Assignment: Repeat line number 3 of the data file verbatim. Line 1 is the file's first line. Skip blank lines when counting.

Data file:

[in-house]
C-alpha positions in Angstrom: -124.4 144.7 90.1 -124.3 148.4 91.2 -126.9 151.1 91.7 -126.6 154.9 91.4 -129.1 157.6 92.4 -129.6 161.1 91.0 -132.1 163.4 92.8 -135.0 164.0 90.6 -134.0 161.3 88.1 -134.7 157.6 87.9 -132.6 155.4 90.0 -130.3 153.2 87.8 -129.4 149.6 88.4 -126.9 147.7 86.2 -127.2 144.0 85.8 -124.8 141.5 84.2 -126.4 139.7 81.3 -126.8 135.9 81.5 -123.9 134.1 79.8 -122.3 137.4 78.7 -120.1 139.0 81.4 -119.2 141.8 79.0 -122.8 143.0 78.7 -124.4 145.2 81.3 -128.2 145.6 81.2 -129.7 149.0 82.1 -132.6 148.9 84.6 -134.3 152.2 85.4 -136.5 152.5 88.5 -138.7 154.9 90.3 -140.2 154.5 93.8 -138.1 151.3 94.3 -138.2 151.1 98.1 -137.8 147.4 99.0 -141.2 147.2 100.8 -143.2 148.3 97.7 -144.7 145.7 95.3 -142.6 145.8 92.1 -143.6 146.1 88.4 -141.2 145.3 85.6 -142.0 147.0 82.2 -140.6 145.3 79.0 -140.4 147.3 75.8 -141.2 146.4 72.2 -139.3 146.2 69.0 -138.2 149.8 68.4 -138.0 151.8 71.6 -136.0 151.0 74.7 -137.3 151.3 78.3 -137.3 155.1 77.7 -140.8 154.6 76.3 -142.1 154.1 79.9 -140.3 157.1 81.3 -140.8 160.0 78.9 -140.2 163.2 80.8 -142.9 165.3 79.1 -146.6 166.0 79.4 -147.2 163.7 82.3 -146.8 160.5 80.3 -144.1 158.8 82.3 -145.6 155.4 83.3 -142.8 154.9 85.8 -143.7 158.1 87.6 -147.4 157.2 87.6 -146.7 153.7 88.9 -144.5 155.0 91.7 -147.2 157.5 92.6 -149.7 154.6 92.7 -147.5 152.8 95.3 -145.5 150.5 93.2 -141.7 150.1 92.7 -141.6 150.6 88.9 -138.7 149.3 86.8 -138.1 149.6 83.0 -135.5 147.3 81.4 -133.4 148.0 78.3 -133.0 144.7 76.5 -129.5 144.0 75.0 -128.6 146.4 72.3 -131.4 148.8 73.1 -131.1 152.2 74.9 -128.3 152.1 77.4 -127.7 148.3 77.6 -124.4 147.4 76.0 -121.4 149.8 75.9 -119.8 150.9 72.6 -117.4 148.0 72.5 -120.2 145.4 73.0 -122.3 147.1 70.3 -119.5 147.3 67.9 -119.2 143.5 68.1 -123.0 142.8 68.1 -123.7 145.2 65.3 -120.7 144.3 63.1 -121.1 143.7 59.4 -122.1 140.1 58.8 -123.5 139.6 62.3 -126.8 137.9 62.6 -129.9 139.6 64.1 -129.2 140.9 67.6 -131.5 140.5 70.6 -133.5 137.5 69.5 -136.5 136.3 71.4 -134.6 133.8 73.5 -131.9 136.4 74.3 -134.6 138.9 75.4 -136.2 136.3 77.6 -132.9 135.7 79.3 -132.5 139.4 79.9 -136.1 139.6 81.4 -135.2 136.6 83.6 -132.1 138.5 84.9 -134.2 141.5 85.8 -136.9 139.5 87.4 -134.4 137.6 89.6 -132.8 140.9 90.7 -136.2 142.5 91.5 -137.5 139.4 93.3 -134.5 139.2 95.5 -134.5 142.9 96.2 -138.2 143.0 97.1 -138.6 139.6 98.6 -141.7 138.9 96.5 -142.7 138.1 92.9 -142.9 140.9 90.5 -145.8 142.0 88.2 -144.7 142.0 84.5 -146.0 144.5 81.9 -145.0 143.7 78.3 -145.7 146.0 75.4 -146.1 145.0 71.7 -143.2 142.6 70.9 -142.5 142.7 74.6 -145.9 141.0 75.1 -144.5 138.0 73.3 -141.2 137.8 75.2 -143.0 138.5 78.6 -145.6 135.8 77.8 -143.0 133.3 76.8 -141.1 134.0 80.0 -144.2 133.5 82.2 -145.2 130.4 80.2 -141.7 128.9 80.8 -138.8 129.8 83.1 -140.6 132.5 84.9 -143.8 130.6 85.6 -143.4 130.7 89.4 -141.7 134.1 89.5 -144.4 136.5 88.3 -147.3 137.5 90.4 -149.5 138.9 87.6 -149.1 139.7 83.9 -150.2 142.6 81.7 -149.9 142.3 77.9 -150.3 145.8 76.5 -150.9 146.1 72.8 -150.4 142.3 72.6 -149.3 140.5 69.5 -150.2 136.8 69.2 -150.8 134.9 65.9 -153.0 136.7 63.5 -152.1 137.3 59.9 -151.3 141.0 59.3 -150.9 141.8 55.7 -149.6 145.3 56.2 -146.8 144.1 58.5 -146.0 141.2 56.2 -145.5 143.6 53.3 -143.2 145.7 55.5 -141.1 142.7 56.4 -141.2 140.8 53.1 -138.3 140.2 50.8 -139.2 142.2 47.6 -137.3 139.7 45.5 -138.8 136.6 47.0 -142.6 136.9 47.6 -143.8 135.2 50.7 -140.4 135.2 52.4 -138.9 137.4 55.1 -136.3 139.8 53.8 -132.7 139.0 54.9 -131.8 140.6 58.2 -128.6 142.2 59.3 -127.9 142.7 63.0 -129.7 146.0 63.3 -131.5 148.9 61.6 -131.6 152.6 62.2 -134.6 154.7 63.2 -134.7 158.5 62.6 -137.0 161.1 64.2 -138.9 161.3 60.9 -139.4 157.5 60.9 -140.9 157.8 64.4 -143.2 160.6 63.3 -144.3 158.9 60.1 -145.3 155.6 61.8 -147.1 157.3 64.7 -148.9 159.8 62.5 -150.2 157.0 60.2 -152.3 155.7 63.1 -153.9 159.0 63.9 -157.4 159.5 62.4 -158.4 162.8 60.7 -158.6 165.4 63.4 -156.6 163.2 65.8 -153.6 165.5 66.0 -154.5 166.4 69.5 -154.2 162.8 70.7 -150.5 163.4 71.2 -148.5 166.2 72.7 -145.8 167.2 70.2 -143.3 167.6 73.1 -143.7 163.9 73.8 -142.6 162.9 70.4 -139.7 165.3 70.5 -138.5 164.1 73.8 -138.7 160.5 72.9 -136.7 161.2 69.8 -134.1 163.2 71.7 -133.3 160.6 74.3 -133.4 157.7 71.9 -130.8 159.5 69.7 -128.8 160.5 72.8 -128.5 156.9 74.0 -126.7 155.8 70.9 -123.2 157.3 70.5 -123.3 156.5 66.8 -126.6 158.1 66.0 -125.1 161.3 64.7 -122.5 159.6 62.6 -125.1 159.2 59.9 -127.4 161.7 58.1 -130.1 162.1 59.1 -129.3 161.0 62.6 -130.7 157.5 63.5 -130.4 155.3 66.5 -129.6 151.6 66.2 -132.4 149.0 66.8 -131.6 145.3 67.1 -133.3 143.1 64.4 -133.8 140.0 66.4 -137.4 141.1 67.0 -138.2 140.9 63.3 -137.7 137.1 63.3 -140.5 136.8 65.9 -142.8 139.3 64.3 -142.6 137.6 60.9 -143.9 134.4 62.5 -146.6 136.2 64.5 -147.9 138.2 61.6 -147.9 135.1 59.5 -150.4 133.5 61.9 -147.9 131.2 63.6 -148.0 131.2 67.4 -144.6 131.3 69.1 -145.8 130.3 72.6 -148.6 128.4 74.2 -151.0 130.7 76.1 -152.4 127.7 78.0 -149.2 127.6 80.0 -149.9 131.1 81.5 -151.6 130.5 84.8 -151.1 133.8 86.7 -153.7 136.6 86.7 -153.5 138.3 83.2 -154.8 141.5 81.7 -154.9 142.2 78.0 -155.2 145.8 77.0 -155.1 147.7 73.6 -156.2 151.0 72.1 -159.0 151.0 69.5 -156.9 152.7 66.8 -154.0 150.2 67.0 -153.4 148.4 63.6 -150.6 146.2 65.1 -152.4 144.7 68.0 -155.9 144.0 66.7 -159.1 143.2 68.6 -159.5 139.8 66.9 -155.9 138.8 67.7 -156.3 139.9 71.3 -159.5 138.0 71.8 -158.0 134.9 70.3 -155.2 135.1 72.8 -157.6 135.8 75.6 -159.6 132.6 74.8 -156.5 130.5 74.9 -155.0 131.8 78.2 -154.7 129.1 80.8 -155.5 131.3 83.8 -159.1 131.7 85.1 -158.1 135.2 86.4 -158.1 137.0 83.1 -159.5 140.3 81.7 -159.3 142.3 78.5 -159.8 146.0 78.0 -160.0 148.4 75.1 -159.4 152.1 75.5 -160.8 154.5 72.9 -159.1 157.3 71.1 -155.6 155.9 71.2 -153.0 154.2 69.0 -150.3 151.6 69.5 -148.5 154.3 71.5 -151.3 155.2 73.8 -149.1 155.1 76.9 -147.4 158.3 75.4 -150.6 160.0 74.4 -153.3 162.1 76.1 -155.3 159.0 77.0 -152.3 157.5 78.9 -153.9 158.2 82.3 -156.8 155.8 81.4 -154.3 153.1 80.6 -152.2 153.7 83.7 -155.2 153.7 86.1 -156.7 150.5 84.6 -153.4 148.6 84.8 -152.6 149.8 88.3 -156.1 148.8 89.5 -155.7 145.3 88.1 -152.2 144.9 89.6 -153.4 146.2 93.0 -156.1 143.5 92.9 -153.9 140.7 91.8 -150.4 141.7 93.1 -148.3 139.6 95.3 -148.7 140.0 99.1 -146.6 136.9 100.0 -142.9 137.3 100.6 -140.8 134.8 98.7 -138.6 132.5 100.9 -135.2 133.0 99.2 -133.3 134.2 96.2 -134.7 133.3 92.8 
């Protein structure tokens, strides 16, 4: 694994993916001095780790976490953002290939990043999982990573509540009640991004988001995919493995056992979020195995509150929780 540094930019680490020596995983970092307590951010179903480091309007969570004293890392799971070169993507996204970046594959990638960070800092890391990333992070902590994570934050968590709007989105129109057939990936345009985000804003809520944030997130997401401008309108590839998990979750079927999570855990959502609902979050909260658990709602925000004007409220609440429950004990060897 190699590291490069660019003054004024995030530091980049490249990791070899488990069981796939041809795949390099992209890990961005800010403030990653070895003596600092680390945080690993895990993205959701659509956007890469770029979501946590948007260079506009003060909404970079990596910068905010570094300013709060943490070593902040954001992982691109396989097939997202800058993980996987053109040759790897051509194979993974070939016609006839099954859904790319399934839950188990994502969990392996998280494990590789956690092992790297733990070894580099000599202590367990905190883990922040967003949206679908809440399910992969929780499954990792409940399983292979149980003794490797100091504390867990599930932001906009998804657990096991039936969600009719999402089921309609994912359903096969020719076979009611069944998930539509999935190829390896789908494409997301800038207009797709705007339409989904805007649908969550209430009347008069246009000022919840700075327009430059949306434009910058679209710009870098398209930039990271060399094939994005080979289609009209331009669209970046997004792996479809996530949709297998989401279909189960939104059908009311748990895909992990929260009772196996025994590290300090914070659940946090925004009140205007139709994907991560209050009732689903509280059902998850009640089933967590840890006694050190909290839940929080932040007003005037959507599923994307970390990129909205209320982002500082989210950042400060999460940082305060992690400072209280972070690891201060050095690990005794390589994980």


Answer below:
């Protein structure tokens, strides 16, 4: 694994993916001095780790976490953002290939990043999982990573509540009640991004988001995919493995056992979020195995509150929780 540094930019680490020596995983970092307590951010179903480091309007969570004293890392799971070169993507996204970046594959990638960070800092890391990333992070902590994570934050968590709007989105129109057939990936345009985000804003809520944030997130997401401008309108590839998990979750079927999570855990959502609902979050909260658990709602925000004007409220609440429950004990060897 190699590291490069660019003054004024995030530091980049490249990791070899488990069981796939041809795949390099992209890990961005800010403030990653070895003596600092680390945080690993895990993205959701659509956007890469770029979501946590948007260079506009003060909404970079990596910068905010570094300013709060943490070593902040954001992982691109396989097939997202800058993980996987053109040759790897051509194979993974070939016609006839099954859904790319399934839950188990994502969990392996998280494990590789956690092992790297733990070894580099000599202590367990905190883990922040967003949206679908809440399910992969929780499954990792409940399983292979149980003794490797100091504390867990599930932001906009998804657990096991039936969600009719999402089921309609994912359903096969020719076979009611069944998930539509999935190829390896789908494409997301800038207009797709705007339409989904805007649908969550209430009347008069246009000022919840700075327009430059949306434009910058679209710009870098398209930039990271060399094939994005080979289609009209331009669209970046997004792996479809996530949709297998989401279909189960939104059908009311748990895909992990929260009772196996025994590290300090914070659940946090925004009140205007139709994907991560209050009732689903509280059902998850009640089933967590840890006694050190909290839940929080932040007003005037959507599923994307970390990129909205209320982002500082989210950042400060999460940082305060992690400072209280972070690891201060050095690990005794390589994980």